Career Educator H.J. Green Still Going Strong

Editor at Large

TPS TEAM: Tulsa Public Schools Superintendent Keith Ballard, left, with H.J. Green at a recent TPS reception. One of Ballard’s first moves upon accepting the TPS position was to hire Green as his Deputy Superintendent for Operations and High School Reform.

GTR Newspapers photo

It’s been almost 50 years since H.J. Green entered the field of education.
Integration was in its infancy.
Dwight D. Eisenhower was in the White House.
And H.J. Green was in Tulsa.
It was 1959.
A half-century later, the landscape has changed in many ways.

Integration has moved a nation forward.

Eisenhower has become a face in the history books.

But H.J. Green still is in Tulsa. Still is in education.

Although he has moved across the nation in the last 50 years, H.J. Green returned to Tulsa this summer, to familiar roots, to continue a career that has been crafted and nurtured through years of honesty and compassion and knowledge.

His career path has taken him from football coach to high school administration, from executive director of the Oklahoma Secondary School Activities Association to college instructor, and beyond.

At the age of 72 this summer, Green joined the staff of new Tulsa Public Schools Superintendent Dr. Keith Ballard in the role of Deputy Superintendent for Operations and High School Reform.

In announcing Green as one of his first hires, Ballard said: “He’s a national expert on high school reform, and he is so well-known in Tulsa and so trusted in Tulsa. It made him a perfect fit for this.”

It was in Tulsa, in 1959, that Green, reared on a wheat farm near Wakita, took his first steps as an educator.

After graduation from Oklahoma State University, Green signed on as a science teacher, assistant football coach and head track coach at Edison High School.

Over the next decade, he coached at Hale, Memorial and East Central in Tulsa – around a misguided two-year hiatus in the insurance field – before becoming an assistant principal at Will Rogers High School.

That led to a principalship at Tulsa Hale and in 1973, he landed at Booker T. Washington.

Green became the first white principal of the newly desegregated magnet school, a position that defined his career to that point.
His work at Washington carried Green into district-level administration, working on a Tulsa Public Schools task force that focused on high school and feeder school reform before moving on to the Professional Development Department
In 1987, he moved into the role of executive director of the OSSAA, an office he held for over three years.

“H.J. is one of the most respected administrators in the state,” current OSSAA Executive Director Danny Rennels says.

“He was very instrumental in adding two activities to our association – Academic Bowl and cheerleading. Both have been very successful programs.

“He was innovative. He was a real leader. Probably even ahead of his time,” Rennels says. “A number of the things that he put in place, whether it be the coaches’ advisory committees or other advisory committees that we work with, are still in place. I can’t say enough positive things about H.J.”

Green became an iconic figure in education, but long before that, he envisioned himself in medicine.

He was a pre-med major at OSU, where he played football for Cliff Speegle. He applied for, and had been accepted for, the school of veterinary medicine at OSU.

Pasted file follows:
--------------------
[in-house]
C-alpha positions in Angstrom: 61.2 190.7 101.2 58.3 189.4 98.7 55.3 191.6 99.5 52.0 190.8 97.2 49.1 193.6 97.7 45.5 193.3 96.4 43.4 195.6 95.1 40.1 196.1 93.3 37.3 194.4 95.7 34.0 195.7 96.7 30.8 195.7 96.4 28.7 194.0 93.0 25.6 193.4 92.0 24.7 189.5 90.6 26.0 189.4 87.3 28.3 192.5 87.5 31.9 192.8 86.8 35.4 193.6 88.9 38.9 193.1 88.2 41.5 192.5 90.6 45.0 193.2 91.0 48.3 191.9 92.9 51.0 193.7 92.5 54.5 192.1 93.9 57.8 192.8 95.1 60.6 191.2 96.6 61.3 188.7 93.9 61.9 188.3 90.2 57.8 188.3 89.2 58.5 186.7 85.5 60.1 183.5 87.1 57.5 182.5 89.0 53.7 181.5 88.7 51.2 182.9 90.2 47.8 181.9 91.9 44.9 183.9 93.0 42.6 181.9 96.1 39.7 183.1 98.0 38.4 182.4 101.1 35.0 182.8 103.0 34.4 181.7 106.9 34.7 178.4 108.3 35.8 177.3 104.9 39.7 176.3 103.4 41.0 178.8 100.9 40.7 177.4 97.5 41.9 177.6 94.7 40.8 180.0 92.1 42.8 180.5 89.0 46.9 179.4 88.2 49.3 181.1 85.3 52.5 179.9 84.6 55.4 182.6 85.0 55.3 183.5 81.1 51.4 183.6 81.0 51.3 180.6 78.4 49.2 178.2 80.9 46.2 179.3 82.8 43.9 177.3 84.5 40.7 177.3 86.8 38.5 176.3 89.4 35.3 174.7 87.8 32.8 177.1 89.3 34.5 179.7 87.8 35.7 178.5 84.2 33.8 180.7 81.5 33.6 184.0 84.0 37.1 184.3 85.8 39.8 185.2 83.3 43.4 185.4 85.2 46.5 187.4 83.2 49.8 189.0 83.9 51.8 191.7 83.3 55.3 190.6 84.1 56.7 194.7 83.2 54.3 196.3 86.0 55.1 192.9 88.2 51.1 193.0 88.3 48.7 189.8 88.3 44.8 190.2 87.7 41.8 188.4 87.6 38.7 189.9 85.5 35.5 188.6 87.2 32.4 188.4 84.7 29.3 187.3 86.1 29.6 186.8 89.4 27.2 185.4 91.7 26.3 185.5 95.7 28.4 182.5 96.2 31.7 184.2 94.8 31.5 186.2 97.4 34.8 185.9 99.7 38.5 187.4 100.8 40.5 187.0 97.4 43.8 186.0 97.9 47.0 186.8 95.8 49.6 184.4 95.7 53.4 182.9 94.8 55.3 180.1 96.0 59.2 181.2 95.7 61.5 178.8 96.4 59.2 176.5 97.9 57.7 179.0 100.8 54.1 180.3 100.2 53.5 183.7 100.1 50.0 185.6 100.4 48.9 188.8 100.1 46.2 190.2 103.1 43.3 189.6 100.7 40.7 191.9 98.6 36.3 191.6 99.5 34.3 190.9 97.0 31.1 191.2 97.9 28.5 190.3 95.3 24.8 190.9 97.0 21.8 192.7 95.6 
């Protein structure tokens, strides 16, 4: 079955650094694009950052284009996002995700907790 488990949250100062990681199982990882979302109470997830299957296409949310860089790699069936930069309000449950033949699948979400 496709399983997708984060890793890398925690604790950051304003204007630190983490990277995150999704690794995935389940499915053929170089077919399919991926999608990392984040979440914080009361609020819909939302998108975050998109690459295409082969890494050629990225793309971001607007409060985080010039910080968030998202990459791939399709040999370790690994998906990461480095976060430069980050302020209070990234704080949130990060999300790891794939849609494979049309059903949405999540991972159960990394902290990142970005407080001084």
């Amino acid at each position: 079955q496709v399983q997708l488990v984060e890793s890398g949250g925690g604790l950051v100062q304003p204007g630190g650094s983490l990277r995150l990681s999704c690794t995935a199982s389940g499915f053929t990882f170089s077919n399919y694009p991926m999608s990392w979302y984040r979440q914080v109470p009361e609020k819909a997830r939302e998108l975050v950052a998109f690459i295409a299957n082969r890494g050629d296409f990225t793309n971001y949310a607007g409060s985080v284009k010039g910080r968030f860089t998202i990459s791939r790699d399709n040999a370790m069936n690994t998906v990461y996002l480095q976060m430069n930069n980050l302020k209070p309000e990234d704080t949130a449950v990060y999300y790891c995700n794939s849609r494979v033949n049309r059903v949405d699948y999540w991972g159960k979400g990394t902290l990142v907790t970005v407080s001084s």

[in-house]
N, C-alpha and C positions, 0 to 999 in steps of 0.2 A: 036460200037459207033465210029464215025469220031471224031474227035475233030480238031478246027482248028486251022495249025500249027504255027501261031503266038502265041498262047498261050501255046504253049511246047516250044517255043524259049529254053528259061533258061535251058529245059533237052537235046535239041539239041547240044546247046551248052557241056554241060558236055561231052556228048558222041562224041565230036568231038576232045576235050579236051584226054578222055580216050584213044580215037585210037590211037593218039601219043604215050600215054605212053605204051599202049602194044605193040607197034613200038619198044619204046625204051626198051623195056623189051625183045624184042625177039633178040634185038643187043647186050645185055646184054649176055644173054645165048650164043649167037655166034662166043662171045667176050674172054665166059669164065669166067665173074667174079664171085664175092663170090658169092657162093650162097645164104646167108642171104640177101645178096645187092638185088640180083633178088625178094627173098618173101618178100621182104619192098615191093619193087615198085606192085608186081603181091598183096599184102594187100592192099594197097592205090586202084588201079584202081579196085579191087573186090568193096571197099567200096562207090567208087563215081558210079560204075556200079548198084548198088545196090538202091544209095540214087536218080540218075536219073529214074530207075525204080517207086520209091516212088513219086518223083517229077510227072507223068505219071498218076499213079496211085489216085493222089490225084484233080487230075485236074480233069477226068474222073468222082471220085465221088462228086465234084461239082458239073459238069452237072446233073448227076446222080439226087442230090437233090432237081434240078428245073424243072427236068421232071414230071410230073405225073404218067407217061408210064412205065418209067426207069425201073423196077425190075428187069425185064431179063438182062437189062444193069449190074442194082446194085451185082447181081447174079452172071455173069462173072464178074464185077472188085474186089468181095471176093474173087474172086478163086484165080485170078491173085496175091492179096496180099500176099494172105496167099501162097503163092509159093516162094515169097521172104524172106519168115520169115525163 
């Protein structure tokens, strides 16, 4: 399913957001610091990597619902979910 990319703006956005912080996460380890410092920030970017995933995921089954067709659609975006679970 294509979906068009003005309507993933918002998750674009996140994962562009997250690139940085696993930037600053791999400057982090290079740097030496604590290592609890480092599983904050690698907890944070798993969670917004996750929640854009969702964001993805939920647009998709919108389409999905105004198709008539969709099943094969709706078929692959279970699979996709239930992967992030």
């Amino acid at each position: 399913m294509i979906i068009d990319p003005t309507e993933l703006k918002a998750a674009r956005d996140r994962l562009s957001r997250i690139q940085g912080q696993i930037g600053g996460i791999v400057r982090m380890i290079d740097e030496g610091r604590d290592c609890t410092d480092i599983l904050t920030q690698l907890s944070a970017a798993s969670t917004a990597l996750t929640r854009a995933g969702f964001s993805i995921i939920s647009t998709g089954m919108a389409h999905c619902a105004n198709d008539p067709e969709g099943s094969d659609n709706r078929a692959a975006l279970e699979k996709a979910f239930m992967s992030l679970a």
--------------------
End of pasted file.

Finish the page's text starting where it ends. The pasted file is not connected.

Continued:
But when Speegle extended his scholarship so that he could coach the OSU freshmen football players, Green’s career choice was made.

“I always had this desire to coach,” Green says. “I had this great passion for athletics.

“There’s nothing like coaching. There’s no profession like coaching, in terms of the relationships you have with your players and students. And the memories.”

Most of Green’s professional leanings have involved athletics, either as a coach or as an administrator.

Even while teaching and coaching, Green was among the most respected athletic officials in the state.

He refereed basketball and football games for nearly three decades, from the high school level through the ranks of junior college and college and university.

Eventually though, Green chose to enter the field of administration. He left the football field and took up a position in the office.

It proved to be a winning proposition for Green and for the schools that he led.

While directing the OSSAA, an opportunity presented itself that Green could not ignore. He accepted the principal’s position at Long Beach (Calif.) Polytechnic High School.

The role of principal appealed to Green. Plus, he and his wife, Nancy, “just kind of wanted to do something different,” he said. “Both of us had lived all our lives in Oklahoma.”

He remained in Long Beach, eventually becoming Assistant Superintendent of Long Beach Public Schools, for 13 years.

In 2003, Green retired and returned to Tulsa.

It was not the retirement he anticipated.

Nancy Green developed cancer and died in 2005.

He was lured back to California, to San Diego, by his boss from Long Beach. Green became executive director of secondary school innovation in San Diego.

But his role, his reputation in Oklahoma had not been forgotten. Upon accepting the role of superintendent in Tulsa, Ballard called Green to return home.

Green has changed little over the years. He still speaks softly. His charismatic smile still is in place. He’s still physically fit and handsome. Students still are his first priority.

Education defines H.J. Green. He is a career educator.

He could think of no better world.

He looked around his new office in Tulsa. He smiled.

“I’m enjoying it,” he said.

“It gives your life meaning.”

Updated 12-15-2008

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